I had come to collect from my aunt my Hanukah money and saw this elegant dressed gentleman with strange slanted eyes. I stared at him and he laughed and there was kindness in his laughter. I immediately took to him. He spoke perfect Russian, and my aunt explained to him the Jewish custom of Hanukah money given by family members to the children. He immediately offered me some coins.

I wanted the money, but told him that I couldn't take it because he was not family. He just smiled and told me that for this Hanukah he is going to be my uncle.

"You can consider me your uncle, he said." I took the coin and the Sugiharas became my family to this day.

There is an old Jewish saying, "life and death is on the tip of your tongue."

To this day I don't know what made me say it, but I blurted out, "If you are my uncle why don't you come to our Hanukah party on Saturday?" This invitation by an eleven-year-old boy resulted in a strange friendship between the Japanese consul and me. He accepted my invitation and actually came with his wife Yokiko to our Hanukah party. Our families became good friends and I would often go to the consulate to get cookies from his wife Yokiko. He would also give me an envelope filled with Japanese stamps for my collection. Six months later we found out what a humanitarian Chiune Sugihara was, when he issued thousands of visas to Jewish refugees saving their lives. There are over forty thousand survivors and their descendents today in the world, simply because of one man, Sempo, Chiune Sugihara.

In her book, "Visas For Life," recently translated into English, his wife Yokiko Sugihara wrote: "The decision to issue visas to the Jewish refugees may have been influenced by a young boy named Solly Ganor."

If that is true, then my life has not been in vain.

That was one of the reasons why I accepted Jackson's invitation to his bar mitzvah. The memory of that great Japanese humanitarian is always with me. I thought that if the Japanese consul could accept an invitation of an eleven year old boy to come to a Hanukah party, I should accept the gracious invitation by a Jewish boy named Jackson Klein of Detroit, who depended on me for the success of his bar mitzvah ceremony.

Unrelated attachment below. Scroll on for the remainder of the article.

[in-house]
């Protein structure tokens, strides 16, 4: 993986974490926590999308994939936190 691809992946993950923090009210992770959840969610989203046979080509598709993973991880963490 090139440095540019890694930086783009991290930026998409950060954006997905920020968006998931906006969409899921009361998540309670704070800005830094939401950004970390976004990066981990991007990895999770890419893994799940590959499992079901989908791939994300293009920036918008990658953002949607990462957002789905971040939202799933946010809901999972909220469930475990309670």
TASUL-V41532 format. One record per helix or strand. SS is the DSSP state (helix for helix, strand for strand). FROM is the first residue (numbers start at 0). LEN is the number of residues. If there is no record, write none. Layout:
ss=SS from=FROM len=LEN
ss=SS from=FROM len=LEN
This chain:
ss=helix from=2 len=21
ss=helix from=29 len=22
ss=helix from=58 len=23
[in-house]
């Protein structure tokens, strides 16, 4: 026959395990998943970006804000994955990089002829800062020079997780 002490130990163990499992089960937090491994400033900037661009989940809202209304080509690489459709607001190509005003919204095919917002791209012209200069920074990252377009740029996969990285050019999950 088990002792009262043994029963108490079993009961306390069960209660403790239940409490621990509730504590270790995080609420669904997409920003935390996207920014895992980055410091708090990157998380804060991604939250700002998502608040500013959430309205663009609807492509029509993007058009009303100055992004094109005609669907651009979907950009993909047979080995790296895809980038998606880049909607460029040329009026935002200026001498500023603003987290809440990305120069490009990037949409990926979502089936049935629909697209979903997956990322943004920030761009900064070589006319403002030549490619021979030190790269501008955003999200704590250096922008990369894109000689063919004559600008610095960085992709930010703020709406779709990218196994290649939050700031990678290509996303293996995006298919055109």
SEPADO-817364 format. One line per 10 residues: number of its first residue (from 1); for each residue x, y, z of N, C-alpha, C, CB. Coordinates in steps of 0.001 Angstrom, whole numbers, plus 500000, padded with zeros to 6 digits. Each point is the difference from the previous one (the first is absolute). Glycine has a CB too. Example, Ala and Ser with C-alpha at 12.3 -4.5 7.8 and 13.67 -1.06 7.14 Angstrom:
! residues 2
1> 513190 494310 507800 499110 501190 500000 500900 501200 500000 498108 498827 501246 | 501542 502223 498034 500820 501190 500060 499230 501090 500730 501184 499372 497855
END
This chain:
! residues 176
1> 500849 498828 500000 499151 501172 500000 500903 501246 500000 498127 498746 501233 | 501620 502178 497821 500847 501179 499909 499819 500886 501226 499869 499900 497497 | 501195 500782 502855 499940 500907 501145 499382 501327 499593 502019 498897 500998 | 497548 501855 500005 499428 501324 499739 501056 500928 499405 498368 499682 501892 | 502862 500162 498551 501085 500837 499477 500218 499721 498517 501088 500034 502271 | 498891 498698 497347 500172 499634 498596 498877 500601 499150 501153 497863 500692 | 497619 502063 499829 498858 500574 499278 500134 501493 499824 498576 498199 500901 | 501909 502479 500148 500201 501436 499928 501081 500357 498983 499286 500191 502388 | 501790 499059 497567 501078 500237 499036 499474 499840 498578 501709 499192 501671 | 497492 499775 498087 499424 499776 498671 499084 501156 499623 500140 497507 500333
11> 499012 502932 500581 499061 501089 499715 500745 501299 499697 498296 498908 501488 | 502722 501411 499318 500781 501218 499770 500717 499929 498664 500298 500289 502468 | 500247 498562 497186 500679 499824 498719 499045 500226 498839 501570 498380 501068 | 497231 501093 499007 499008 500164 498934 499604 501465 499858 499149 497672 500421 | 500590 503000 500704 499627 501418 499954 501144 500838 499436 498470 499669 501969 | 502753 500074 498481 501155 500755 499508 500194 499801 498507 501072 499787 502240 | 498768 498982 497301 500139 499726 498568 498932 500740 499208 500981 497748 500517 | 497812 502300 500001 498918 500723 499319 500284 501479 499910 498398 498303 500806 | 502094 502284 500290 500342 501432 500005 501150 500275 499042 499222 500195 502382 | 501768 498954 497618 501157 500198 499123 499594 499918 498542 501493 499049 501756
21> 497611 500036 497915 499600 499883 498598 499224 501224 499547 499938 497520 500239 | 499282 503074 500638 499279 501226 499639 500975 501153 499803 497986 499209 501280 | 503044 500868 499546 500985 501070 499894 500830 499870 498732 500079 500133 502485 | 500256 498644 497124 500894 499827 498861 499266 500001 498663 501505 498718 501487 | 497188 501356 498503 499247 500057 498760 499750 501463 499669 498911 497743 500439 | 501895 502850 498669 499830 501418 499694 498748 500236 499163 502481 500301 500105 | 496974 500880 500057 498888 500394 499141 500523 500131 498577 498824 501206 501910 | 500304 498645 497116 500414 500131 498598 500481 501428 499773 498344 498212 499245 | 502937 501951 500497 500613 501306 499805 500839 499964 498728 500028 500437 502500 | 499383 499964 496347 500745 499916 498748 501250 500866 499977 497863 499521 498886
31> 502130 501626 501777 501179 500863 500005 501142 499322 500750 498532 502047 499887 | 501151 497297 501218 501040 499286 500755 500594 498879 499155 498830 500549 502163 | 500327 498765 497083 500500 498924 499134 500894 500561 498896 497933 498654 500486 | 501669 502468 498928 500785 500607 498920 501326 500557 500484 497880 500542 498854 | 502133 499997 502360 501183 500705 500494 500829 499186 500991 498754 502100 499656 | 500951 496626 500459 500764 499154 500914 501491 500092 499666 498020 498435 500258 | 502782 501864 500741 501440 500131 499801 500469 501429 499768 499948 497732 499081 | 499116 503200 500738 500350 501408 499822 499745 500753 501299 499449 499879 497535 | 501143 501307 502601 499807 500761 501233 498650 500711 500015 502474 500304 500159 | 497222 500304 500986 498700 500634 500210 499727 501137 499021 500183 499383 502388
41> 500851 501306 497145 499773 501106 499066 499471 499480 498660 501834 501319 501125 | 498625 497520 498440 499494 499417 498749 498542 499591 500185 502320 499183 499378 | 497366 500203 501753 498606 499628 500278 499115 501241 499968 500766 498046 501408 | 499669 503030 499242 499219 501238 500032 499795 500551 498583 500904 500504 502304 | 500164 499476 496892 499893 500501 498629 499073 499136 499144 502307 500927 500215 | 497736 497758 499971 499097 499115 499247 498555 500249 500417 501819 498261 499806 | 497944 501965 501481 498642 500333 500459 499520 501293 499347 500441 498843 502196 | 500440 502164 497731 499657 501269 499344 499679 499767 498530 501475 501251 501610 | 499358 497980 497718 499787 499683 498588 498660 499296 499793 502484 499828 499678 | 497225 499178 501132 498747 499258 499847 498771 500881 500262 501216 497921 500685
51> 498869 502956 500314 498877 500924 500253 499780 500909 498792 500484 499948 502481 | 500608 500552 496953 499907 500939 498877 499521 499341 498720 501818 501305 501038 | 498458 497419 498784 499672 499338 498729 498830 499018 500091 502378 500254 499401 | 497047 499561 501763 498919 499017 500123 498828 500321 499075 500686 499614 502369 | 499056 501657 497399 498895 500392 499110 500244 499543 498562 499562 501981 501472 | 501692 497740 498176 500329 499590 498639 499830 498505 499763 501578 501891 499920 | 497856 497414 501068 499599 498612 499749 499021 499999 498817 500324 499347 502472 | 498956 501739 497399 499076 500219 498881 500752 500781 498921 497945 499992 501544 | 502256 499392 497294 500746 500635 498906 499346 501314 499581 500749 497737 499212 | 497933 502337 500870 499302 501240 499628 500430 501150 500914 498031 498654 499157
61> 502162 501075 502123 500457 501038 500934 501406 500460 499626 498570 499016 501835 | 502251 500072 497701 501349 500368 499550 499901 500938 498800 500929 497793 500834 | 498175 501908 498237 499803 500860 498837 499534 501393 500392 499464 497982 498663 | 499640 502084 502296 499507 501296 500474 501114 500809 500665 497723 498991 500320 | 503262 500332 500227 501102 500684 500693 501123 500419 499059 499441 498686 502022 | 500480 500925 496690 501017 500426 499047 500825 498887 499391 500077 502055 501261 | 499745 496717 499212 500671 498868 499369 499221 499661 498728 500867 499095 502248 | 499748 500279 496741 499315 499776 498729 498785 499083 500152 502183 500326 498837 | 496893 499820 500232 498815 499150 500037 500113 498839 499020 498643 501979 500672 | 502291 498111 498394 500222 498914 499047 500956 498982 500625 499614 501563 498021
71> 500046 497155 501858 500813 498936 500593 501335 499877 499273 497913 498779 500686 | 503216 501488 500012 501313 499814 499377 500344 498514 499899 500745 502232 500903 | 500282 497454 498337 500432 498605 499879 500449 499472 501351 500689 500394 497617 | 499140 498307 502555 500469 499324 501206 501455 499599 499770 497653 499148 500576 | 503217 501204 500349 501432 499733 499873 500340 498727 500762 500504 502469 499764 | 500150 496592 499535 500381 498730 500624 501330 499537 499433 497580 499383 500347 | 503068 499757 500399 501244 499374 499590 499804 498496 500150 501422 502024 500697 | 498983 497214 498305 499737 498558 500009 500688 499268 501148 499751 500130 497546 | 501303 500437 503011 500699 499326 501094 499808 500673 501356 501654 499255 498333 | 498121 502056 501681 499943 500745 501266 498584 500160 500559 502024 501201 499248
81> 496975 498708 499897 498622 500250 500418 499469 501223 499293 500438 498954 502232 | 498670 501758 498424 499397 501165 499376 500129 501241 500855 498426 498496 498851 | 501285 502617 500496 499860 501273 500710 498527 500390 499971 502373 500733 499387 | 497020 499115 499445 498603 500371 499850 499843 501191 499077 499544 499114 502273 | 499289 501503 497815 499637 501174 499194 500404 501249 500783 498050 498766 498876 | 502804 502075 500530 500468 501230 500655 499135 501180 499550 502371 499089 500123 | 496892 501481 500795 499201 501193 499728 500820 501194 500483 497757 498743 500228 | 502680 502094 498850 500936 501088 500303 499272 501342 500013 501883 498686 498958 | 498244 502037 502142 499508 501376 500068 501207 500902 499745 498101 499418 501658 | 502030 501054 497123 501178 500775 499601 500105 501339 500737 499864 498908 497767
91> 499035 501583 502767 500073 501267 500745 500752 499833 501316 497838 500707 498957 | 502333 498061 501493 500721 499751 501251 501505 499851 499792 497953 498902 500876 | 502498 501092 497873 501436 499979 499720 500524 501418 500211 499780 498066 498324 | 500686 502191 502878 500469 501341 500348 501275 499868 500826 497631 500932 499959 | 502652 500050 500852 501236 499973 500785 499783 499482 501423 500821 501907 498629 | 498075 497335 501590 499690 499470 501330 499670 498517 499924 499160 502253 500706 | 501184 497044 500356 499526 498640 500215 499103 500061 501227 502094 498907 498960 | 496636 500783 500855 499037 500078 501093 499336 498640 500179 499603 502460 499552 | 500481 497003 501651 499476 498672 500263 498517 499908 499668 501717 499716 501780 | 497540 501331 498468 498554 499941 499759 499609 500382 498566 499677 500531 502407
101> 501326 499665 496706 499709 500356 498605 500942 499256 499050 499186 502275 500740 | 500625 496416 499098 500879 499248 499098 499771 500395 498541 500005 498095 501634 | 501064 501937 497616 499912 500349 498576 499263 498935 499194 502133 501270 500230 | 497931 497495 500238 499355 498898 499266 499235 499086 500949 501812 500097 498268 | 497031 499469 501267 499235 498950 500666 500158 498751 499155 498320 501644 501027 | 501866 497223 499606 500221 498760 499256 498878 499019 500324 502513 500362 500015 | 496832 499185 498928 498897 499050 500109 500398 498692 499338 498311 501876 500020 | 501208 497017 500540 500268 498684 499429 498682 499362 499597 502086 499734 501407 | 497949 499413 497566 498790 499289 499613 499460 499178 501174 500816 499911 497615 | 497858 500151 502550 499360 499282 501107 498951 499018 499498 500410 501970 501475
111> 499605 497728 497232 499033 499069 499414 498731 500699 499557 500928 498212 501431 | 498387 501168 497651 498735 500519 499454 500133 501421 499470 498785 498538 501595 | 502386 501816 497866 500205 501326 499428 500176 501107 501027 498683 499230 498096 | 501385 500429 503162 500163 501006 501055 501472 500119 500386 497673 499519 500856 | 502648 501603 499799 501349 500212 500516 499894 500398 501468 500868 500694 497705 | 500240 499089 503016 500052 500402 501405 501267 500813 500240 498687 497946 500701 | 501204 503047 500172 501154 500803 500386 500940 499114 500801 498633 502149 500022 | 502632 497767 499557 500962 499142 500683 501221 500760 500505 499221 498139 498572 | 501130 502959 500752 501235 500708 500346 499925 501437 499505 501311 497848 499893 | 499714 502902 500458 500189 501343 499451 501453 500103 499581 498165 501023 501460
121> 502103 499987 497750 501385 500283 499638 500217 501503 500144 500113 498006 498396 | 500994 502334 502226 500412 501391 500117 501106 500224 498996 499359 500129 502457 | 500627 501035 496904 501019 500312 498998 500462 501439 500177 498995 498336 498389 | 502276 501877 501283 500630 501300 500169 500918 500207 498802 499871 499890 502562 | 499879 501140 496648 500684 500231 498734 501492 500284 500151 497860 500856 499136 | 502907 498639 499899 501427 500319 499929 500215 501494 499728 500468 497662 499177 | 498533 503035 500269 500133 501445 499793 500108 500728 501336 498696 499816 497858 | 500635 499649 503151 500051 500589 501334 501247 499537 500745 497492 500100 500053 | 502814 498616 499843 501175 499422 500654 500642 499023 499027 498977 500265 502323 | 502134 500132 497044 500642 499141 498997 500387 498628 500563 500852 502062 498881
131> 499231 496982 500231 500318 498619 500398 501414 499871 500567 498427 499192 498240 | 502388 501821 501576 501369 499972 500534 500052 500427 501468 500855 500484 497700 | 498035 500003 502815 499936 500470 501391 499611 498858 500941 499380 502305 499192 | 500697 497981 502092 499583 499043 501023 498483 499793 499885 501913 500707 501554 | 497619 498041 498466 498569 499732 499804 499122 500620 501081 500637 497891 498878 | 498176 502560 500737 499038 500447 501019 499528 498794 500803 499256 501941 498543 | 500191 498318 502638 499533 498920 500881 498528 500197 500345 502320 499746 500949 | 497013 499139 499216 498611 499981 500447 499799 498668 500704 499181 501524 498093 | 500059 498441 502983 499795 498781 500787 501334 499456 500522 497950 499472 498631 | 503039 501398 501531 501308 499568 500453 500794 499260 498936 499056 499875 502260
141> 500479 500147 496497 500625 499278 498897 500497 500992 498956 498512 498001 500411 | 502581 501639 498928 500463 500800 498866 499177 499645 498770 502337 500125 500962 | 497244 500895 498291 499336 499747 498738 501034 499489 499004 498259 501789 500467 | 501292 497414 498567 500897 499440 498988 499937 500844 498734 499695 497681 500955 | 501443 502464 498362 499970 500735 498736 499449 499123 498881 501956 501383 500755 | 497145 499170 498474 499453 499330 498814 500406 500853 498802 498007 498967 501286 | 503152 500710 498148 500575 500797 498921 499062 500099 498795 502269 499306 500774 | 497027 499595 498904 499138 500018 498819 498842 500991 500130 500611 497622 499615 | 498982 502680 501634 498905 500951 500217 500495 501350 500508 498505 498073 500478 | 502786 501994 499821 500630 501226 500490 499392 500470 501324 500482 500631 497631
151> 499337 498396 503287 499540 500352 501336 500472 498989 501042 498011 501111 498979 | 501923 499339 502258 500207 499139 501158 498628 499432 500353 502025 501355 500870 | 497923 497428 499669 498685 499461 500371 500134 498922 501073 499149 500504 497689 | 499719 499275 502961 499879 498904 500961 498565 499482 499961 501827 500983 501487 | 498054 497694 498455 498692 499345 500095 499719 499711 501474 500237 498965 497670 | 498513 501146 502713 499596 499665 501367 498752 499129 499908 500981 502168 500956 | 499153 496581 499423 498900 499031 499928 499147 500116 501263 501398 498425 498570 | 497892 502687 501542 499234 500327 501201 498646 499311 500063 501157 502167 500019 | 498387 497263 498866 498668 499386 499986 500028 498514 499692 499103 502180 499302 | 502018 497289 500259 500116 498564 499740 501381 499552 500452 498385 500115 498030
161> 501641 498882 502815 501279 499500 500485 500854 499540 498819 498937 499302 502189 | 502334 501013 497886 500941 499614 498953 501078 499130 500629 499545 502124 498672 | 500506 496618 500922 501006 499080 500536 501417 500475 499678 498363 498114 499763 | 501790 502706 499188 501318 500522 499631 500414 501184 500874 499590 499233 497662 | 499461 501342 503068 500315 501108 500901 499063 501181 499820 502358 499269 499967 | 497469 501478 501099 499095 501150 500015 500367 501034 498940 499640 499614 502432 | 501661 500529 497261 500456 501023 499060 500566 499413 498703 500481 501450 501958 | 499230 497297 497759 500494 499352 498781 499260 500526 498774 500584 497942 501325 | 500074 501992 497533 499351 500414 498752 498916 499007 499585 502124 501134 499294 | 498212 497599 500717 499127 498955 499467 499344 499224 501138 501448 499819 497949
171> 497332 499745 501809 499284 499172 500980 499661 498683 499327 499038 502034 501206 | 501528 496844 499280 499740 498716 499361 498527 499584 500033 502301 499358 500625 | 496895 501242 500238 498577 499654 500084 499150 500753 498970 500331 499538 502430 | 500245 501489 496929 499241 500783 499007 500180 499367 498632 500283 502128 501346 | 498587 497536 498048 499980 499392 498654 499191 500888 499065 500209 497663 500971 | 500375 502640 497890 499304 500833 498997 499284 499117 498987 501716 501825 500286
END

What I didn't reckon with was the disaster in New York. My wife Pola and I were booked to fly from San Diego, California to Detroit, on September 11.
On the 12, there was going to be the opening of a photo exhibition which was based on my book and the war photo collection of George Kadish. The exhibition was to open at the Sommerset Mall at Troy, Michigan. My friend, the historian Eric Saul of San Francisco, who created the exhibition, went ahead with the collection a few days earlier. I was to arrive for the opening on September 12.
On September 11, I was returning the rented car at the San Diego airport, when I noticed the man who was handling the papers staring open mouthed at the TV monitor above his head. I followed his gaze and couldn't believe what I saw. One of the twin towers was collapsing like a house of cards right in front of our eyes. I will never forget that site, not only because of the horror, but as a Holocaust survivor I instinctively realized that we are entering a new and terrifying world with unprecedented brutality.

The San Diego airport was immediately closed to all traffic and there was no way I could get to Detroit in time. It was then that I decided no matter what, I had to get to Jackson's bar mitzvah. Many feared to fly after September 11, and my friends thought I was crazy to go to a bar mitzvah, especially when the boy wasn't even family. But I persisted. Somehow I felt that I couldn't let Jackson down. And I didn't. As Jackson said, I was perhaps the only guest who arrived of all those who were supposed to fly in.

All I can add is that I do not regret it. The heart warming reception by
the Kleins, their family, their friends and the whole congregation, more than made up for the many hours I had to wait at the airport to get my flight to Detroit. But my main joy was to meet Jackson and take part in his bar mitzvah. His speech about my life was so vivid and detailed that it brought uncontrollable tears to my eyes and I don't cry easily.

Perhaps we all needed a good cry in the wake of the terrible tragedy in Manhattan that touched the hearts of all peoples of the civilized world.

What has to be done now? What we have been doing in Israel for over half a century; Bury our dead and go after the Ben Ladins of the world who pollute this planet.

Solly Ganor
Herzelia, Israel
October 26, 2001